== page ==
Buoyed by their ties to the land, the island’s people were largely unaffected by the Great Depression. The first school serving the island was built in the 1930s on the mainland at Pointe-aux-Chenes, the children arriving for their daily lessons on pirogues. A single-room Mission School was built on the island in the 1940s, offering an education through the eighth-grade level. Although the Island Road was constructed on marshland in 1953, forming a connection with the mainland, the only school there to admit Indian students was Daigleville Indian High School, established in 1959 in Houma, some 25 miles away. Thus many native peoples sought to conceal their race to gain admission into nearby public schools. It was not until 1967 that the desegregation of state schools granted the tribe full and easy access to education.
In the late 1920s, Texaco discovered oil in the bayous and marshlands of Louisiana, resulting in a renegotiation of land leases to benefit the oil companies. By 1929 oil was discovered at Terrebonne Parish, soon leading to offshore drilling and dredging along the shoreline. The Houma Canal was constructed in 1962, connecting the county’s only city to the Gulf of Mexico to facilitate the extraction and transportation of oil and natural gas.
The island has always been vulnerable to storm-related flooding because of its location and elevation. But drilling and the dredging of canals throughout the cultural landscape by the fossil fuel industry have accelerated the processes that are making the island sink. The topsoil of the land consists mainly of organic matter that sustains plants. The dredged canals are much deeper than natural channels and are formed by piling dredged materials on either side to make a levee. This prevents water from percolating into the island’s soil, drying and oxidizing it, and hastening the island’s subsidence. Yet oil companies form the backbone of the region’s economy and provide jobs to the island community, making it difficult to separate ecological threats from economic necessity.
The inspiration for the fictional ‘Bathtub’ community in the film Beasts of the Southern Wild, and the subject of the 2013 documentary Can’t Stop the Water, the Isle de Jean Charles exemplifies the plight of many rural communities along the Louisiana coast, where the state has been losing a landmass the size of Manhattan every year.
Characterized by dwarf palmettos, bald cypress, and sawgrass swamps, the vast 22,000-acre forested landscape that was the Isle of Jean Charles has lost 98 per cent of its landmass since 1955, leaving just 320 acres and an indigenous community on the front lines of climate change. The community’s ties to its ancestral lands and its traditional lifeways are vanishing. In 2002 the island was home to 78 households, but now fewer than 25 families remain. Rapid environmental changes coupled with stronger storms caused by climate change have led to ever-increasing flood risks. Although small levees can protect the island during high tide, a surplus of barriers has led to coastal erosion and the intrusion of salt water, killing the once-thriving ecosystem. The crumbling subsistence economy and the need for reliable access to jobs have already forced several inhabitants to relocate to nearby areas, including Pointe-aux-Chenes, Bourg, Montegut, Chauvin, and Houma. Chantel Comardelle, tribal secretary of the Biloxi-Chitimacha-Choctaw, described the situation in these terms:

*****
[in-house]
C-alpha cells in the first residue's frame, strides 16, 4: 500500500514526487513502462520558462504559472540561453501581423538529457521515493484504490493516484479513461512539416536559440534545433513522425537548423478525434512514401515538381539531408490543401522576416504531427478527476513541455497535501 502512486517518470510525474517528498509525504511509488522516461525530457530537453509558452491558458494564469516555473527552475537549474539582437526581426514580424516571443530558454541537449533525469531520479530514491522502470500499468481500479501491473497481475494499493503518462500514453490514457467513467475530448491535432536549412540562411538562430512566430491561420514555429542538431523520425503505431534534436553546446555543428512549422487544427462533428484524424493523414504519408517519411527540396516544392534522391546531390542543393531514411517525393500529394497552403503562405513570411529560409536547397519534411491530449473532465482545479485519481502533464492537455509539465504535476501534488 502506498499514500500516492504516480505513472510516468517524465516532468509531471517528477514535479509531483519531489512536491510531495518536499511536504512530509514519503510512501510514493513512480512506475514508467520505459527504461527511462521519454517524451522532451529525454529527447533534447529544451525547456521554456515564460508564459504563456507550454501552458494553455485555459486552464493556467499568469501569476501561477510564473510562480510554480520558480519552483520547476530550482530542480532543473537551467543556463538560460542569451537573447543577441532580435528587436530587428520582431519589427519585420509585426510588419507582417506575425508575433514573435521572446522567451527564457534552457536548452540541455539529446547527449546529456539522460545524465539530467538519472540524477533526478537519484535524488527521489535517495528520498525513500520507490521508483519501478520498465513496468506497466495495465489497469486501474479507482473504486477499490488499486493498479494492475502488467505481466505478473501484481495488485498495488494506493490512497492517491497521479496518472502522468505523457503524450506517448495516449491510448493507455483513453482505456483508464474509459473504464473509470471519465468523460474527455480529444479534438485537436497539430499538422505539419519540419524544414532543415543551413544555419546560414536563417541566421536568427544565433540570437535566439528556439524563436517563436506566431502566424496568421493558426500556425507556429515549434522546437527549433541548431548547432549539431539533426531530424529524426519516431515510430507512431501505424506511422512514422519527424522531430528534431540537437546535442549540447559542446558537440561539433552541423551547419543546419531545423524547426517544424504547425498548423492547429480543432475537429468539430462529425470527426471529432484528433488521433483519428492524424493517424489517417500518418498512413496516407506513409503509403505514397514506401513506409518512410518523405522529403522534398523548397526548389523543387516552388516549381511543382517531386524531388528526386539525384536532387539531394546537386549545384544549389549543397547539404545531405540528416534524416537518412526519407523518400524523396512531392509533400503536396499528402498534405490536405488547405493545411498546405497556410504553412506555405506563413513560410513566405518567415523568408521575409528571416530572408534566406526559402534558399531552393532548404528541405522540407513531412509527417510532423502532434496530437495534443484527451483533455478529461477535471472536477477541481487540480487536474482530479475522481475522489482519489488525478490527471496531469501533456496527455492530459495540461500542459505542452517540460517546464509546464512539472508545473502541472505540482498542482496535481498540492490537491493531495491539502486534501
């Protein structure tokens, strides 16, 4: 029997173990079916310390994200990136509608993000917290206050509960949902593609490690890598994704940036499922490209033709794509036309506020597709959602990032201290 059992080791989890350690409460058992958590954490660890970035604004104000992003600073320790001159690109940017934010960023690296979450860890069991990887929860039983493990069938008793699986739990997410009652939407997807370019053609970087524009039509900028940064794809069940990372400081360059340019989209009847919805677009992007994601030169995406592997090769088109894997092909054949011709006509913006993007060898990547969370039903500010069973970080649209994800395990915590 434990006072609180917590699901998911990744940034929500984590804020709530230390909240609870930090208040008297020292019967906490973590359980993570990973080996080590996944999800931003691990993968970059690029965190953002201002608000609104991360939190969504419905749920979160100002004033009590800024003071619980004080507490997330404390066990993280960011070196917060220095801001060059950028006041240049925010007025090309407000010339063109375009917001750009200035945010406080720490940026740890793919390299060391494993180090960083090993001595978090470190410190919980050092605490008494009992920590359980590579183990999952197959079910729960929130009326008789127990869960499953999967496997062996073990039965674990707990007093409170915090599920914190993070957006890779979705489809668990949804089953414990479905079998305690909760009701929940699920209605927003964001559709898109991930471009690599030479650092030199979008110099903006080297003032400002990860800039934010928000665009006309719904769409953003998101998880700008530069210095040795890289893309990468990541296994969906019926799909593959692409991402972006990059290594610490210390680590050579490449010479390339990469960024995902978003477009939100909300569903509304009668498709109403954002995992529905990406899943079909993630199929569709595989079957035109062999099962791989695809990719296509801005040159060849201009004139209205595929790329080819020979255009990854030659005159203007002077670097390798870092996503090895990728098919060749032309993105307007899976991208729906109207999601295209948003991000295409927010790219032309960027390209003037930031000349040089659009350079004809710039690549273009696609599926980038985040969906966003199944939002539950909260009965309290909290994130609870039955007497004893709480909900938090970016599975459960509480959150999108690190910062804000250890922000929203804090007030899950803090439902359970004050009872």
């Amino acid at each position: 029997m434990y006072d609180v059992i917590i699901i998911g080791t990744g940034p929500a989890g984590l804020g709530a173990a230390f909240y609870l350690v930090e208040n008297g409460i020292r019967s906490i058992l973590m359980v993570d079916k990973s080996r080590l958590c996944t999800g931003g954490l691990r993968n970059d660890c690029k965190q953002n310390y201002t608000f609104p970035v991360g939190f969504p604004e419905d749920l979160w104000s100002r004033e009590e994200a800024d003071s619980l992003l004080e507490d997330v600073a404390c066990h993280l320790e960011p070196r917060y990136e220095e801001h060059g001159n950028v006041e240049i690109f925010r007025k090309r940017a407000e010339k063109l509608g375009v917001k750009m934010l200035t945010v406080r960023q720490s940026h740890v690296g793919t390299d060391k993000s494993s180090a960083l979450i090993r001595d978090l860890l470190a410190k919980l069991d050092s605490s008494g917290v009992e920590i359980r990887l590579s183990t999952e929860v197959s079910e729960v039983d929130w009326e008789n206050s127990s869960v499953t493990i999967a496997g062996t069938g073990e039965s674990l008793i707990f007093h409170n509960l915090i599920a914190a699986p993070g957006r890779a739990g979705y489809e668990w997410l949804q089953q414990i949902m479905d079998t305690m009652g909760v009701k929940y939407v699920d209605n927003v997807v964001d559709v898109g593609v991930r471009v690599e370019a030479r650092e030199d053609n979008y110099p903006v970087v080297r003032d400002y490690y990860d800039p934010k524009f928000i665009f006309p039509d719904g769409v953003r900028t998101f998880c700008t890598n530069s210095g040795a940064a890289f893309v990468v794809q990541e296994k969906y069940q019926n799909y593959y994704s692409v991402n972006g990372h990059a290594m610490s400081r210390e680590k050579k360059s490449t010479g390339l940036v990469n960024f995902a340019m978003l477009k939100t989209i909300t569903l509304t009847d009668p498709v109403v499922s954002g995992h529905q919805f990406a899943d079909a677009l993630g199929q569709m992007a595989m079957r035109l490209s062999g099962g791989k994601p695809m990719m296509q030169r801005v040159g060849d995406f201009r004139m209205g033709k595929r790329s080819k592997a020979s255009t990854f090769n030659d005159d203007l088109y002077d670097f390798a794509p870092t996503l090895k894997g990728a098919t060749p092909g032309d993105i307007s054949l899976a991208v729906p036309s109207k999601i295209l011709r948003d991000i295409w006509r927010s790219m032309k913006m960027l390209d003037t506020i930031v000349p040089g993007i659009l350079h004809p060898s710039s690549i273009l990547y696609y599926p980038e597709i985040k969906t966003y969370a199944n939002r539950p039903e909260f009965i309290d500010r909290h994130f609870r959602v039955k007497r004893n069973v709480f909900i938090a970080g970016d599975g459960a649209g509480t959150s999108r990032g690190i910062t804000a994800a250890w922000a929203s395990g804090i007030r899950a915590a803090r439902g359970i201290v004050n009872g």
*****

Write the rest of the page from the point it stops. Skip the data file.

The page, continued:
"We are displaced. Our once-large oak trees are now ghosts. The island that provided refuge and prosperity is now just a frail skeleton. For our Island people, it is more than simply a place to live. It is the epicenter of our Tribe and traditions. It is where our ancestors survived after being displaced by Indian Removal Act-era policies and where we cultivated what has become a unique part of Louisiana culture."
Abandoning an island slowly sinking into the Gulf of Mexico is an unavoidable reality. In 2016 the U.S. Department of Housing and Urban Development earmarked $48 million for the Biloxi-Chitimacha-Choctaw planned resettlement, representing the first government-funded project aimed at resettling an entire community as a result of the effects of climate change—the first case of “climate change refugees” in the United States, as some have dubbed it. In January 2019 the Louisiana Land Trust purchased 515 acres in Terrebonne Parish as the site for a new community. But there are already disagreements between the tribe and the government about how such plans should be implemented, and there is little trust to build upon.
What You Can Do to Help
The Biloxi-Chitimacha-Choctaw community on the Isle de Jean Charles will be the first community in the United State forced to retreat in the wake of coastal land loss, but it will not be the last. Visit the website of the non-profit Isle de Jean Charles to learn more about the history of the island and its people. The Isle de Jean Charles Tribe is currently working to complete the “Preserving Our Place” project, which will further document and share the history and experiences of the tribe and its community. A new museum, documentary materials, and other resources are being developed in an effort to share this “place” with the world before it disappears. More information about how to get involved in the project is available through the project’s website. While the relocation is underway, tribal citizens continue to face the brunt of ever-stronger storms. Most recently, Hurricane Barry inflicted extensive damage on the island. Contact tribal leaders to learn more about the ways in which you can help.